It was one year ago today that Joe Wilson, Olivia Carril and I published our paper that explores how shrinking and carving up the Grand Staircase-Escalante National Monument might impact the incredible bee communities that live there. The issues raised in the paper are what took us back to the monument this past summer to continue studying the bees and create our documentary film. Give it a read when you have the chance, it’s open access.
(BBC) There are 180 different types of bees found in Wales. However, seven species have already been wiped out and five more are on the brink of extinction. Others are clinging on, including the large mason bee, found nowhere in the UK other than two sites in the Llyn Peninsula.
(Garden Ecology Lab, Oregon State University) “I am not suggesting that you extinguish honey bees from your garden. What I am asking, instead, is that you take the time to learn about and to notice some of the other 80+ species of bee that you might find in your garden… The first step to saving something you love is to be able to recognize it and to call it by name.”
(Bundaberg Now) An Australian coffee grower has shared footage of a swarm of Australian native bees battling it out for a hive takeover on his property. “It is sad to see but it’s just nature taking its course,” the grower said. He said the Australian native bees were a great asset to coffee growing and increase yield.
(NewScientist) The hybridization can threaten the long-term survival of the native bees, says Ignasi Bartomeus at the Doñana Biological Station in Seville, Spain. “Diversity is the best insurance against [environmental] perturbations because it creates variability from which to adapt to new situations,” he says. “If we homogenize the genetic diversity of some species, we are losing this insurance.”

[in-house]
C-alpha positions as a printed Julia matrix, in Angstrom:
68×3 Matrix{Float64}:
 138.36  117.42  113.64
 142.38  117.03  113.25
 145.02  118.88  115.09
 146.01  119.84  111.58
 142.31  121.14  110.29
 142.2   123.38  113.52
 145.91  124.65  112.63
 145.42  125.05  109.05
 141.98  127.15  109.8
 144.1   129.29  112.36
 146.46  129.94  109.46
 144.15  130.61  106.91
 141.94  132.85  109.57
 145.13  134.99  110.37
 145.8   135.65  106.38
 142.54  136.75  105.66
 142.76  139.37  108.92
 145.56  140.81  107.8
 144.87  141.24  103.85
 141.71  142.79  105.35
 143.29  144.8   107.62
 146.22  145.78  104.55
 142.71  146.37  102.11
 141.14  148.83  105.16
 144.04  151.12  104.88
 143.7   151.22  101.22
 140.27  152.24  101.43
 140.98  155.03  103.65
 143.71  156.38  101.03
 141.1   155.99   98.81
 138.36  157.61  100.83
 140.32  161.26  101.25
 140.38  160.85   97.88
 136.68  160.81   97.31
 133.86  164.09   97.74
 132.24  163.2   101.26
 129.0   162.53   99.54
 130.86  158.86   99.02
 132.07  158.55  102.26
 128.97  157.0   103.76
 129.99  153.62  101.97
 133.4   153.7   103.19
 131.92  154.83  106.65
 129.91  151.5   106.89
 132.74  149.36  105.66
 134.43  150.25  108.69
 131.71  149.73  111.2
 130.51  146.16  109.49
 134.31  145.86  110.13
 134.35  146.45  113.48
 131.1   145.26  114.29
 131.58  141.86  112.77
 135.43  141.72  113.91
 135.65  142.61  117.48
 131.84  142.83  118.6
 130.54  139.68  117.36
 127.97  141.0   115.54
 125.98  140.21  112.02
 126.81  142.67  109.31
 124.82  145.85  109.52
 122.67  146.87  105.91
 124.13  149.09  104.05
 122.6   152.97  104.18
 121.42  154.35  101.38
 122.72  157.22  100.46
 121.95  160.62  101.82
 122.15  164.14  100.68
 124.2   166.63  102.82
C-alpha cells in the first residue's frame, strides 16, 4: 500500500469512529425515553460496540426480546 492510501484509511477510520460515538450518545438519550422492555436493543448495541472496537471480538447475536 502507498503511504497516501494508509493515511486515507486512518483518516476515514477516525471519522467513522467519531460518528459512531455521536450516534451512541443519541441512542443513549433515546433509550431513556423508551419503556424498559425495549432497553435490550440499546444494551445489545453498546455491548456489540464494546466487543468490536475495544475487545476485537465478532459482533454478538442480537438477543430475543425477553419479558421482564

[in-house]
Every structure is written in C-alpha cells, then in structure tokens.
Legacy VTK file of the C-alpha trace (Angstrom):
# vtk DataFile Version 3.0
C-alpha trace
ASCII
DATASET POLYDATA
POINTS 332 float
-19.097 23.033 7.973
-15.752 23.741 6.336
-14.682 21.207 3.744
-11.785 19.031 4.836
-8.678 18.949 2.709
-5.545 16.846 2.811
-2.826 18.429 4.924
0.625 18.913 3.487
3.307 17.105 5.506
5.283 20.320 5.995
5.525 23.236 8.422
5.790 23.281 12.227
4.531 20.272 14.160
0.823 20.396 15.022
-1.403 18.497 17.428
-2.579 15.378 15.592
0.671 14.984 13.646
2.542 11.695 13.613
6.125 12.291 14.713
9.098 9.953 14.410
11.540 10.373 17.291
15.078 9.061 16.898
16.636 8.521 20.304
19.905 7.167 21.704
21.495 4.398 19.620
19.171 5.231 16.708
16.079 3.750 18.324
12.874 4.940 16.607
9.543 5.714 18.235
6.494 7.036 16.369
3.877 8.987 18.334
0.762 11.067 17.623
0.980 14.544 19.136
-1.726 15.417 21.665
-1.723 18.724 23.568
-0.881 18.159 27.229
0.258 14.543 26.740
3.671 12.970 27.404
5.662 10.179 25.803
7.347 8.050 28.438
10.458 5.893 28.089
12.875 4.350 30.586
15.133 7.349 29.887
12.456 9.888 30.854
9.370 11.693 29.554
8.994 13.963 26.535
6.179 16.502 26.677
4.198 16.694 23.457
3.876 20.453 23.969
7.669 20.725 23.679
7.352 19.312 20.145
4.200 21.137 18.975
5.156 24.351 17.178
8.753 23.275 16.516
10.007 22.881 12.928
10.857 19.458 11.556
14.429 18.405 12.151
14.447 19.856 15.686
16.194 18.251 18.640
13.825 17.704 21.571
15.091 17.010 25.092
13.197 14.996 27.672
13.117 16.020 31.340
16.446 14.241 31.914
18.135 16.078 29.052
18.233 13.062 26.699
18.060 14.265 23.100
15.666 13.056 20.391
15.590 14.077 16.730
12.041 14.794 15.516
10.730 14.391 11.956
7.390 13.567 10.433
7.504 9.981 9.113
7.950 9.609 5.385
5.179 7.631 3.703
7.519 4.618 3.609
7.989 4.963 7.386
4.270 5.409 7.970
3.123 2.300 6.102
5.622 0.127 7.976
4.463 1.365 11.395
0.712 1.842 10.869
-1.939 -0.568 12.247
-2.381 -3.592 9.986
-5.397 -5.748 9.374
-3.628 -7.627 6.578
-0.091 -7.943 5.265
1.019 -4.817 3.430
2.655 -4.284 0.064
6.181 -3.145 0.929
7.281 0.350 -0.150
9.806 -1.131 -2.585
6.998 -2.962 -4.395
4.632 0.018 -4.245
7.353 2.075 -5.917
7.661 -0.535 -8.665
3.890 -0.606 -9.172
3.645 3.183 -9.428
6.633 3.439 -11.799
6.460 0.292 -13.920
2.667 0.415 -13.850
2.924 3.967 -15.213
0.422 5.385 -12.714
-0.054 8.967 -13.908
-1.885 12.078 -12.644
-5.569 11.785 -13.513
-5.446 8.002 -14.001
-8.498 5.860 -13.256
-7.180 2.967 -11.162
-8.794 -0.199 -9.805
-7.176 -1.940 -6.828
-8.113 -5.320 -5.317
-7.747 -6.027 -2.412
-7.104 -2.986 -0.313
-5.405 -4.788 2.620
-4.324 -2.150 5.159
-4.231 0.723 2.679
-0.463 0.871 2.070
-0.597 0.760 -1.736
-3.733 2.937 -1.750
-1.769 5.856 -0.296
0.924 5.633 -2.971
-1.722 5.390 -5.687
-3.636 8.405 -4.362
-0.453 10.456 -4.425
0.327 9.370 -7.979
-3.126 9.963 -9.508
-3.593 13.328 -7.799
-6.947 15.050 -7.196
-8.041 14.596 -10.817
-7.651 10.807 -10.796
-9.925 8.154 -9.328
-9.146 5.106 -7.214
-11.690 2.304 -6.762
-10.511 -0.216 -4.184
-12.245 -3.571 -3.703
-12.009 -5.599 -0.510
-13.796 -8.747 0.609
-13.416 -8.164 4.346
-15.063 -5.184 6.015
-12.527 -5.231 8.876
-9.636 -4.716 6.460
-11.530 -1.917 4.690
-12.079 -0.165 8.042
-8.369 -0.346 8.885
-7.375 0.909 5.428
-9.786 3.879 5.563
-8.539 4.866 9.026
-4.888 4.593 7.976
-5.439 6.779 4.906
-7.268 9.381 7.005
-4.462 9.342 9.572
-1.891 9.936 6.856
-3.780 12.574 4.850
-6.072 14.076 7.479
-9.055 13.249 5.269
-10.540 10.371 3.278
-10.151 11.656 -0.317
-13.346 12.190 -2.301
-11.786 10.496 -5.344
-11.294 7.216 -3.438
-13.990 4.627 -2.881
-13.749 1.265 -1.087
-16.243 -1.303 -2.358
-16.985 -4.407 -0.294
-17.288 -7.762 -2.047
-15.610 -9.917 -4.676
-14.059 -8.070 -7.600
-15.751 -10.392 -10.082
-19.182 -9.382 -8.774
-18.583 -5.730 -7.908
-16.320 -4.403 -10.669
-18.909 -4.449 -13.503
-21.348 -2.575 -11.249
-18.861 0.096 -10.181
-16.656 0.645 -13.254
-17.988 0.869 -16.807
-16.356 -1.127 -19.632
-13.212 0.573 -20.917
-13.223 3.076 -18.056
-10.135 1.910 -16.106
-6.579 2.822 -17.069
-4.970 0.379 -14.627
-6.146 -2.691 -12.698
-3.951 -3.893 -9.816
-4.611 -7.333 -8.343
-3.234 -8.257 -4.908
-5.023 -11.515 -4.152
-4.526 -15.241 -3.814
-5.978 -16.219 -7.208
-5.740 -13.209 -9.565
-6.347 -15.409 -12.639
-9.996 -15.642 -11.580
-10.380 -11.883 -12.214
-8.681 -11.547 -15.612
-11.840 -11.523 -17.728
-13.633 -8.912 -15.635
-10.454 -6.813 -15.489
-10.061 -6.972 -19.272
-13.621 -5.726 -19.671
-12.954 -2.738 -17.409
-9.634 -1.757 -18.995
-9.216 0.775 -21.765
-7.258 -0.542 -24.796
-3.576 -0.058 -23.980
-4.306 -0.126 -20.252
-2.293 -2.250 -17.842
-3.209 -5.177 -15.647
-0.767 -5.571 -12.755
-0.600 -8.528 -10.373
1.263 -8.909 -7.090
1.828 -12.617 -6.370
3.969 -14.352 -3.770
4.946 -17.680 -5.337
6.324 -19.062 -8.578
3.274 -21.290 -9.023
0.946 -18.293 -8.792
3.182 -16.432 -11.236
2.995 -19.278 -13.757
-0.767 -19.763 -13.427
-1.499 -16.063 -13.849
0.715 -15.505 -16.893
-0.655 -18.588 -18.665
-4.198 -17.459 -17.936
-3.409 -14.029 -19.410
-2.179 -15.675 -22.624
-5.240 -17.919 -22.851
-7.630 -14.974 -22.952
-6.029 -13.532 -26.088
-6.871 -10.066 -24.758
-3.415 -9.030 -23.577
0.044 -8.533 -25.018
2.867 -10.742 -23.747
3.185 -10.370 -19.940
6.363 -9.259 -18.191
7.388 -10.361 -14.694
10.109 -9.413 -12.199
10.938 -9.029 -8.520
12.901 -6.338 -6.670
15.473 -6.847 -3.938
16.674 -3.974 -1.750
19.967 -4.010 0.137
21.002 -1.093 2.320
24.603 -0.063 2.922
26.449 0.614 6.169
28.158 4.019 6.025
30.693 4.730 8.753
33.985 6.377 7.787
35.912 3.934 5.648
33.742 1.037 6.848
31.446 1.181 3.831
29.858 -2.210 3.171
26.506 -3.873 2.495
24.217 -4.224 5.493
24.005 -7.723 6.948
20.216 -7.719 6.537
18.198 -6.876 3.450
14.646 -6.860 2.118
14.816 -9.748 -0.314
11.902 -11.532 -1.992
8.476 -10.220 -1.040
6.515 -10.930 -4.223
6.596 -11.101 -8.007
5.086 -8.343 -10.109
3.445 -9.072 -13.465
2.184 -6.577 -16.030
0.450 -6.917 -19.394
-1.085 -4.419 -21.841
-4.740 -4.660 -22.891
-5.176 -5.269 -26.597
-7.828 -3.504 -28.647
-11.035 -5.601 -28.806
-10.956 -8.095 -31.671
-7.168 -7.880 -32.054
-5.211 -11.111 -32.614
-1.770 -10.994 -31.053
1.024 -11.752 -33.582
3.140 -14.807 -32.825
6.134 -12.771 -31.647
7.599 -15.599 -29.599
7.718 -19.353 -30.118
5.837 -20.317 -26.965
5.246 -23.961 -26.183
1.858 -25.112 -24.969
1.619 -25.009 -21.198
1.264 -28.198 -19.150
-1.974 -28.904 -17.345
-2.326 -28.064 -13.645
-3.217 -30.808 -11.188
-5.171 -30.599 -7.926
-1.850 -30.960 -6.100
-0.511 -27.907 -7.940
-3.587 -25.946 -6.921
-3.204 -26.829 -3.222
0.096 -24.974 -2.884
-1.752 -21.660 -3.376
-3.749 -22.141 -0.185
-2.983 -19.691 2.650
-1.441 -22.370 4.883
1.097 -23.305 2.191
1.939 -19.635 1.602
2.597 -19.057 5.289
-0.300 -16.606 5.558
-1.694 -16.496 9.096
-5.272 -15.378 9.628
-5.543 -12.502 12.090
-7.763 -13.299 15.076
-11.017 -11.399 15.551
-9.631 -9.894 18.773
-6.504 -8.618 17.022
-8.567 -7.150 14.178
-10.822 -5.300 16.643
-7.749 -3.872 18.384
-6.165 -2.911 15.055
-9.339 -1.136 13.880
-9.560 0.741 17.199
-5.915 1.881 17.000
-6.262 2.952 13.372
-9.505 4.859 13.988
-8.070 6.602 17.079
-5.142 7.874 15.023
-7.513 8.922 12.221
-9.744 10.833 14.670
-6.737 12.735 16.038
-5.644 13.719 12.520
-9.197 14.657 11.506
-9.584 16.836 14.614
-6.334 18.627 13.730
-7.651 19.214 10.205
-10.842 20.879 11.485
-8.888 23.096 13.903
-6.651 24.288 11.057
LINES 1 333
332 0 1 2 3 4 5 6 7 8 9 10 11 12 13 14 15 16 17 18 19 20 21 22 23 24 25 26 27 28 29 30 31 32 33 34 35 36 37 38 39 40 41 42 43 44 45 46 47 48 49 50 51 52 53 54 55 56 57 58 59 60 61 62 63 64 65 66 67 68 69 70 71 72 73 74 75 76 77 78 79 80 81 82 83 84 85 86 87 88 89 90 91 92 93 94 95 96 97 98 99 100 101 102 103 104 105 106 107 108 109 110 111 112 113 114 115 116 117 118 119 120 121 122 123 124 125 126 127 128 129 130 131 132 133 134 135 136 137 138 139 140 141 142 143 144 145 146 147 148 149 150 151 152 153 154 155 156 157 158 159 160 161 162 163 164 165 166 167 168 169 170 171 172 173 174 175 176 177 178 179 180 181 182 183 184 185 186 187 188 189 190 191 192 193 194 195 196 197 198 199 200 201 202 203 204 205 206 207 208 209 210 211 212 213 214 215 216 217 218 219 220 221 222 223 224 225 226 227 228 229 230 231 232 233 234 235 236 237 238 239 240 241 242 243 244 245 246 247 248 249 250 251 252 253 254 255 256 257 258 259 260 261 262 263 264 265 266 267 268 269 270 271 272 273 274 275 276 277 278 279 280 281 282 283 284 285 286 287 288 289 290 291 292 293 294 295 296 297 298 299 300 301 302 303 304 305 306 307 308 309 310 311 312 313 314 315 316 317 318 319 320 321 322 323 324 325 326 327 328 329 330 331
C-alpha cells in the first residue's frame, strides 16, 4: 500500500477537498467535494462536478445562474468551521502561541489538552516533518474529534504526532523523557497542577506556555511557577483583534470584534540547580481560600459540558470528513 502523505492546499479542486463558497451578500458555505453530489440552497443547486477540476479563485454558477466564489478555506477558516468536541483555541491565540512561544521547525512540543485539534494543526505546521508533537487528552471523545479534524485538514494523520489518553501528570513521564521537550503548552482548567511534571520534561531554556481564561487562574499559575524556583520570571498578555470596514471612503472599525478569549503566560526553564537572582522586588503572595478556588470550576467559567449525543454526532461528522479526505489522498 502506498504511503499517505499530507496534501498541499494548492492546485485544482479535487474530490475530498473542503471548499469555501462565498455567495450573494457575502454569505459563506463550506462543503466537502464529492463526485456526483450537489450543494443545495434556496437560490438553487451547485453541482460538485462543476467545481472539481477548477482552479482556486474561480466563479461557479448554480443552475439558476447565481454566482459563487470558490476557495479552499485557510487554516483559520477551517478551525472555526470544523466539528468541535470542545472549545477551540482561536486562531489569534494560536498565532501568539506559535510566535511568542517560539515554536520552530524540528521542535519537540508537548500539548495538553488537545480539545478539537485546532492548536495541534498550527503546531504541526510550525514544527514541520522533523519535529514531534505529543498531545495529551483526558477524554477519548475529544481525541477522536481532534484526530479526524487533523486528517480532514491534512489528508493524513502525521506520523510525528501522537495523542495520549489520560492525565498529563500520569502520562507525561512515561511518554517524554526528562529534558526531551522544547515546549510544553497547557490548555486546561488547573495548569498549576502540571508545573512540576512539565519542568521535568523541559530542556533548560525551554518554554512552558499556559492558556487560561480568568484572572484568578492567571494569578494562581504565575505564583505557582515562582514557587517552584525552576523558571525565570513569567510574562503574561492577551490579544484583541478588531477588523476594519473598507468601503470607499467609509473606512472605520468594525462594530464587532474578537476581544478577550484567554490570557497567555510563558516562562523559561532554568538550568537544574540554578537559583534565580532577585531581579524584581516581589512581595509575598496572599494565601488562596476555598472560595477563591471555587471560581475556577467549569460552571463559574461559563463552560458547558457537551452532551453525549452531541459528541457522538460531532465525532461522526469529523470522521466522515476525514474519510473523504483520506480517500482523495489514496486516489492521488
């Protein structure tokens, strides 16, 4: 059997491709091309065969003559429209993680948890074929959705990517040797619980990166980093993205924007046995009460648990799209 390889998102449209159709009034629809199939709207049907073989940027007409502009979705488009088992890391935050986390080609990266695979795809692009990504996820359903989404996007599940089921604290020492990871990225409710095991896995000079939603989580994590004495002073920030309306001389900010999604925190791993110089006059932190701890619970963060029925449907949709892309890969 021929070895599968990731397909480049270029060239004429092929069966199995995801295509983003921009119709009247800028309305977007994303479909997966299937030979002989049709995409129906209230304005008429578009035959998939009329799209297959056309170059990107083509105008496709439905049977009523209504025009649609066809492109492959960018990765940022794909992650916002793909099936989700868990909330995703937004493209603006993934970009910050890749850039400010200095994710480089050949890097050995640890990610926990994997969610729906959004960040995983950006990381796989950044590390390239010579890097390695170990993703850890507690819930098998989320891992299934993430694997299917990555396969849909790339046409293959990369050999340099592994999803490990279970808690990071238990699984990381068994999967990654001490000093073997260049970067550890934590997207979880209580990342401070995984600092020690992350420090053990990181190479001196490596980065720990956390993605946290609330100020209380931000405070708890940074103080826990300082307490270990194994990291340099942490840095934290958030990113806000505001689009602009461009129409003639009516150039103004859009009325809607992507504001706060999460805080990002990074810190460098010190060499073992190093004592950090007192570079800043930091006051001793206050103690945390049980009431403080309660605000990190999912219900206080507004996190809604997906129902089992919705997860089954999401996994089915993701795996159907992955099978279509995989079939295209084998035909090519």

(University of Arizona) The University of Arizona Insect Collection is collaborating with Pima Community College students and the Arizona-Sonora Desert Museum to catalog every native species of bee in Tucson and the surrounding Sonoran Desert.
(Colorado Public Radio) In Colorado, there are more than 950 bee species. One of them, the Prickly Pear Mining Bee, needs prickly pear cacti and sandstone to survive.
(The Conversation) To many people, power line corridors are eyesores that alter wild lands. But ecologically they are swaths of open, scrubby landscapes under transmission lines that support a rich and complex menagerie of life. New England researchers have surveyed bee communities in these corridors, finding numerous native species – including one of which is so rare it was thought to have been lost decades ago from the United States.